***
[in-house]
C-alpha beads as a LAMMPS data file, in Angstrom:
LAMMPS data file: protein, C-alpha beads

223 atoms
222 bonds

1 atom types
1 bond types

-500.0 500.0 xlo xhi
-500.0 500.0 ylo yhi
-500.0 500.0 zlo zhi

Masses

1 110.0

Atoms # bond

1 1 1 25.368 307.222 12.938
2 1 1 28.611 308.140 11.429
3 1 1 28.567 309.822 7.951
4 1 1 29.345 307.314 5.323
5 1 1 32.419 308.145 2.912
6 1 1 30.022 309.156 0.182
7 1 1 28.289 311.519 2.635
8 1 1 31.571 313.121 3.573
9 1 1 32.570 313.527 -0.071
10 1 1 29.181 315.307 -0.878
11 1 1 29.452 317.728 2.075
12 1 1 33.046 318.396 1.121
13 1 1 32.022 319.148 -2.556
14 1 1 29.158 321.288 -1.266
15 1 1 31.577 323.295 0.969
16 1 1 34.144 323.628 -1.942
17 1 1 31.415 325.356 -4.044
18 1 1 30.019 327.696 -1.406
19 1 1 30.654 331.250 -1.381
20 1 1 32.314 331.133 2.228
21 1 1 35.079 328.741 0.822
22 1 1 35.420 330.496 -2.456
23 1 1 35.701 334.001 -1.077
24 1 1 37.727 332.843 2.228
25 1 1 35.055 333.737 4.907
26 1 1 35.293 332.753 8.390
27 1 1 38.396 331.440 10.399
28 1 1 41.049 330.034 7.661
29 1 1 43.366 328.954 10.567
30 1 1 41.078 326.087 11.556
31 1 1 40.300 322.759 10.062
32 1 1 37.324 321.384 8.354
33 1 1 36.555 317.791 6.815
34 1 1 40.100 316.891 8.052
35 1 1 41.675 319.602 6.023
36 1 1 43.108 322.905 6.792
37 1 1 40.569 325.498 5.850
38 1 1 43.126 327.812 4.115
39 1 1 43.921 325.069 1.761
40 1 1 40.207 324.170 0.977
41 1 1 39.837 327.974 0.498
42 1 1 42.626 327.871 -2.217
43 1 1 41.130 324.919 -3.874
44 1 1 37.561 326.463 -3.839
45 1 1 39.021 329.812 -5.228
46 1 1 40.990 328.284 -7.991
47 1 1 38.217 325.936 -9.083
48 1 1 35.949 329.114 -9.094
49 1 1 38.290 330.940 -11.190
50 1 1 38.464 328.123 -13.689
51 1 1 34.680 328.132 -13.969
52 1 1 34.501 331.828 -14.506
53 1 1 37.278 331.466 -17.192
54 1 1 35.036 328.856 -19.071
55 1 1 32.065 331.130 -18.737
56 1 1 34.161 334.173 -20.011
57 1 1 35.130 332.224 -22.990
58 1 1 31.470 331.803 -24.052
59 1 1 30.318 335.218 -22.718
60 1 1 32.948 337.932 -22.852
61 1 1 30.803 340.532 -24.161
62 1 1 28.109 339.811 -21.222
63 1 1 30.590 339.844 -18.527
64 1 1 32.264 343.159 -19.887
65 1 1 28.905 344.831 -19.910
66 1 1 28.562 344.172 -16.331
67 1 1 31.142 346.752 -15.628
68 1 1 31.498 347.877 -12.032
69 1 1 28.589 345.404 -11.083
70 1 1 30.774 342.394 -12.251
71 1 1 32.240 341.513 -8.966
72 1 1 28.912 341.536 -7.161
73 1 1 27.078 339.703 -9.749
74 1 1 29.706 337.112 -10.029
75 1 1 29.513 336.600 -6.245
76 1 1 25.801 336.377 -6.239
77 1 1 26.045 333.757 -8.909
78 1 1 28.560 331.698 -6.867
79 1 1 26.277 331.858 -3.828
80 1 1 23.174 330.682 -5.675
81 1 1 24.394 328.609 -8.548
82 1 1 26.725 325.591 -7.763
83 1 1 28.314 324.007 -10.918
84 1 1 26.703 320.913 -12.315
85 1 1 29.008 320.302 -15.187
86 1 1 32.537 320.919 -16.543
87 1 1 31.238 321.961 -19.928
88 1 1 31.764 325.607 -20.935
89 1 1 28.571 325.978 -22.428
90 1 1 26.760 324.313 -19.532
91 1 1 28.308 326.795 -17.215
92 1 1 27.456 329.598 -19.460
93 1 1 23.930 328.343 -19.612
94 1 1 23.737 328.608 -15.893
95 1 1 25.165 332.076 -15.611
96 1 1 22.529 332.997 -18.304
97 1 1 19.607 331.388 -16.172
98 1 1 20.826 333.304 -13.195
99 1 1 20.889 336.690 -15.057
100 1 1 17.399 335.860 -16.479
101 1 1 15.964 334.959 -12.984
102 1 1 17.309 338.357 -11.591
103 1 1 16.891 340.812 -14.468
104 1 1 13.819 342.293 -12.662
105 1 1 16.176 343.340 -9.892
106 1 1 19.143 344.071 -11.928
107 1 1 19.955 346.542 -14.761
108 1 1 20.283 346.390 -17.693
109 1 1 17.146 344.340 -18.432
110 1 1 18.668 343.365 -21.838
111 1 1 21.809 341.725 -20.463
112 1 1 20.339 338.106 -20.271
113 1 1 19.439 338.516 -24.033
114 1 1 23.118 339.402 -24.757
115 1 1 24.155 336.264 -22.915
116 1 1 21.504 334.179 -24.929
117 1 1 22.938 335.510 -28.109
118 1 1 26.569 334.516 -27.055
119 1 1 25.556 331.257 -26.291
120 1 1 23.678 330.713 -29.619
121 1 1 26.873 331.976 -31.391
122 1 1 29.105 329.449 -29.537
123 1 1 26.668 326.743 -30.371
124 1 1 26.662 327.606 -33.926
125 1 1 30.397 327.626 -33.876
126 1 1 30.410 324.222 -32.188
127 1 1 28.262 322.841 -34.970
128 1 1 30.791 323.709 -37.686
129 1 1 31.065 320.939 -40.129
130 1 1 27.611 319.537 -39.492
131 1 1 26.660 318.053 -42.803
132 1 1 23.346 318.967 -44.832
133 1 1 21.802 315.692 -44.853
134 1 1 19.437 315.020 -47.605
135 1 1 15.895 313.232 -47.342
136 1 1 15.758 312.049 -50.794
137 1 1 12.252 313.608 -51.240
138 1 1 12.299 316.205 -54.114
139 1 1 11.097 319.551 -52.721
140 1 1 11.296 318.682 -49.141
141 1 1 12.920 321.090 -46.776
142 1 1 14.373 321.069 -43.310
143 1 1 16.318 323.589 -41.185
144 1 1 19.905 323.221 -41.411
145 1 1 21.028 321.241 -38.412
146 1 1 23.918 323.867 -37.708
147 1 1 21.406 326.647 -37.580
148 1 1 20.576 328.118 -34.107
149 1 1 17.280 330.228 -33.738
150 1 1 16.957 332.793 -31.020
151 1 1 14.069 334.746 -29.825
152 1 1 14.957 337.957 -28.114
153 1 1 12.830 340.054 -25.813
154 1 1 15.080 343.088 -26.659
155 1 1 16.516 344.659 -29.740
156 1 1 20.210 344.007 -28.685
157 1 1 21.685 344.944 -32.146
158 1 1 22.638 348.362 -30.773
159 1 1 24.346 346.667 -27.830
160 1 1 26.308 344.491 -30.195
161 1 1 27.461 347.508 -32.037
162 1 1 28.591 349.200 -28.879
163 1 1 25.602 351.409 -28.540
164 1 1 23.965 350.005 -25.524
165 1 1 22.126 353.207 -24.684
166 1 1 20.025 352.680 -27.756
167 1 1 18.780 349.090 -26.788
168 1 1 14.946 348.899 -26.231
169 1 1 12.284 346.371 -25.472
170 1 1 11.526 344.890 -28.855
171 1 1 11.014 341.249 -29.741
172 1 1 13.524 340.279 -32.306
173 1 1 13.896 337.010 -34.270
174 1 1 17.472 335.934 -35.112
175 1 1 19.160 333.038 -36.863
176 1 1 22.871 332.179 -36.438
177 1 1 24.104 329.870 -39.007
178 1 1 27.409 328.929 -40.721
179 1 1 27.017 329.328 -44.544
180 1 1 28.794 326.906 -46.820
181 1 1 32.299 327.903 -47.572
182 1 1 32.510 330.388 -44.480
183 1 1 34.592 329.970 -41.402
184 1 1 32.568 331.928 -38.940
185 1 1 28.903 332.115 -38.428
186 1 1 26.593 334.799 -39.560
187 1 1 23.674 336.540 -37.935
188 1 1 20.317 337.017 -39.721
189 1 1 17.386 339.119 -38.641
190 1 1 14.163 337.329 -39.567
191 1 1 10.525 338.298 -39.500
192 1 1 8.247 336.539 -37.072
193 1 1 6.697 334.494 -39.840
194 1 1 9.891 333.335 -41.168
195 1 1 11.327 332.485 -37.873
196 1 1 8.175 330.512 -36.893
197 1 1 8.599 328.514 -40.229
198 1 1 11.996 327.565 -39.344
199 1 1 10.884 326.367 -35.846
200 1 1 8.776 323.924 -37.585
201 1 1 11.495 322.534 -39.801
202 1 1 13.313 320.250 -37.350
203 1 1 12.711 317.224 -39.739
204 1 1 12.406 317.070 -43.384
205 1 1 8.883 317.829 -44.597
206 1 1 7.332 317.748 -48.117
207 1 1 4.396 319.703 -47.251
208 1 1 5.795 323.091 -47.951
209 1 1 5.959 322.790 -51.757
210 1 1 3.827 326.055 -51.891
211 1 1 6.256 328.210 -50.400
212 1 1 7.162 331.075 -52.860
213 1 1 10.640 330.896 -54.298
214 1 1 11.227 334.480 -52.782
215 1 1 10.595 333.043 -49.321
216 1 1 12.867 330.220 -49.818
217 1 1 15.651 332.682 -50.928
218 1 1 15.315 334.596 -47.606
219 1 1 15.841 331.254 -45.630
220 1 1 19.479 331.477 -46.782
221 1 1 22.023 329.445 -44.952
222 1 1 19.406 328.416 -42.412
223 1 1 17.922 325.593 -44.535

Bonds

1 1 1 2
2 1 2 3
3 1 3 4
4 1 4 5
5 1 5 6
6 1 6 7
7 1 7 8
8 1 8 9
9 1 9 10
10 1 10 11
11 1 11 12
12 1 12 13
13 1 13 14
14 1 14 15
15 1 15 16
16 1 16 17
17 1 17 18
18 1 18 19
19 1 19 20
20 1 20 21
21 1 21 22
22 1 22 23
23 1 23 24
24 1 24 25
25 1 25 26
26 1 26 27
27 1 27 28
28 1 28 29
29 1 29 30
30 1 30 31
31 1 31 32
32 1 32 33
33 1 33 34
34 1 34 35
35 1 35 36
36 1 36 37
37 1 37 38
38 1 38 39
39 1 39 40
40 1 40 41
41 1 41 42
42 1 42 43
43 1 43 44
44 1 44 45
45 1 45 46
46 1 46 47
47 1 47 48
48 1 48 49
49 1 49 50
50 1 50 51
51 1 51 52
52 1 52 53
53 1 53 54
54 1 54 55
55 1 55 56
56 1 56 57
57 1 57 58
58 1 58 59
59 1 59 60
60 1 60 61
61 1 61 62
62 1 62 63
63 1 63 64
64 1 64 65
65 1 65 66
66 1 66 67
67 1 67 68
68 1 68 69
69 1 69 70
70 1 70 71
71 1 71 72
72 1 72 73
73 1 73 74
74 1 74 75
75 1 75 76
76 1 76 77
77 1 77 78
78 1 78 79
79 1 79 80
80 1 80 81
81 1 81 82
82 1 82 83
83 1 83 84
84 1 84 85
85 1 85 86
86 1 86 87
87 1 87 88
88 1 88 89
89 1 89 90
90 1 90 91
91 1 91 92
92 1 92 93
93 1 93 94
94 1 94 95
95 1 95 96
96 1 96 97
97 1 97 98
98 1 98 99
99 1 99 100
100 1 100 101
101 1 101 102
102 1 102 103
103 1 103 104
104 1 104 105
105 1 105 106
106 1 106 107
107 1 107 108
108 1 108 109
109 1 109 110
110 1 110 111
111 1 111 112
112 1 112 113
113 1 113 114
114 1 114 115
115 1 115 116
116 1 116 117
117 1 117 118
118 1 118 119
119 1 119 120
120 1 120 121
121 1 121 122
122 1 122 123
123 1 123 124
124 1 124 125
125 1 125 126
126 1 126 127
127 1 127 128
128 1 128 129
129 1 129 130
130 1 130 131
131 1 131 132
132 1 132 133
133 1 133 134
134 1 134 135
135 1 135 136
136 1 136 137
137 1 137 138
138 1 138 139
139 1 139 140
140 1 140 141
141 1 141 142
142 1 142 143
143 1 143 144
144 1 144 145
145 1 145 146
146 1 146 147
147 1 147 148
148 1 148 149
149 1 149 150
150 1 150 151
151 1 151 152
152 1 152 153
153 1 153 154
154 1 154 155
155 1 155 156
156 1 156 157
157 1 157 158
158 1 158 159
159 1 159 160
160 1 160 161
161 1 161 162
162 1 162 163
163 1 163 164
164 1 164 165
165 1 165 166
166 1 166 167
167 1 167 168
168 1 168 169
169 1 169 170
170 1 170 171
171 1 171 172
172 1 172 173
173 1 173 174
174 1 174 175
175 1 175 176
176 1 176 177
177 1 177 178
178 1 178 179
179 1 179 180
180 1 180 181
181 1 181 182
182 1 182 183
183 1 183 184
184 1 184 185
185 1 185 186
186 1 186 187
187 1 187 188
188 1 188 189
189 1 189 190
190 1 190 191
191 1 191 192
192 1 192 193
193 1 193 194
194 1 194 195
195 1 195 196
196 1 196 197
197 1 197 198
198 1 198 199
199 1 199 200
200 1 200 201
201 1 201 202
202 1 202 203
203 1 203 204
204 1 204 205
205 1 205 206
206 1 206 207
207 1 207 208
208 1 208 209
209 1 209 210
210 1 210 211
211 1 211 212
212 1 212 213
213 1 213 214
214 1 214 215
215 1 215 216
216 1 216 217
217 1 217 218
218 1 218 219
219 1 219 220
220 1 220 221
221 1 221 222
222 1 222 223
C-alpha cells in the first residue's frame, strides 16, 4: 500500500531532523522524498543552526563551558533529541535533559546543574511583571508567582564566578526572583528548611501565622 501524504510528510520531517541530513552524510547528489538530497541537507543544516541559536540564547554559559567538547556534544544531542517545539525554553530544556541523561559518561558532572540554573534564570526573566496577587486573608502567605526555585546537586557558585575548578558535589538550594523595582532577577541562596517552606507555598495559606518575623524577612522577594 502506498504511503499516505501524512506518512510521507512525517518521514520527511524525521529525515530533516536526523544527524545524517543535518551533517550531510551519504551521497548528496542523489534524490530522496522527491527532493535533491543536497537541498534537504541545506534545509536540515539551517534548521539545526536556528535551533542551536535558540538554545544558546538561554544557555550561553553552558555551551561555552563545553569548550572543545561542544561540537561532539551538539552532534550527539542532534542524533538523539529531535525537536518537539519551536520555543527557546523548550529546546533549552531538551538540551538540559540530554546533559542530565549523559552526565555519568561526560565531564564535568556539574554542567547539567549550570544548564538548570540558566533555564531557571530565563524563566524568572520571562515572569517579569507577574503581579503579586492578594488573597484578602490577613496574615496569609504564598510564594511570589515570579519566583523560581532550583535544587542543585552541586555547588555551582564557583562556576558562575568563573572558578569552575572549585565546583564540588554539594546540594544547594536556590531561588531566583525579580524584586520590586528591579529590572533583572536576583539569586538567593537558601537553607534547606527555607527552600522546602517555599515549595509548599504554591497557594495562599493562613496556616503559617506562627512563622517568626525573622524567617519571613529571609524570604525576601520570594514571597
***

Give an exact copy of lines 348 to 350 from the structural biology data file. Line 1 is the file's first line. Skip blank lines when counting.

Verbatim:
111 1 111 112
112 1 112 113
113 1 113 114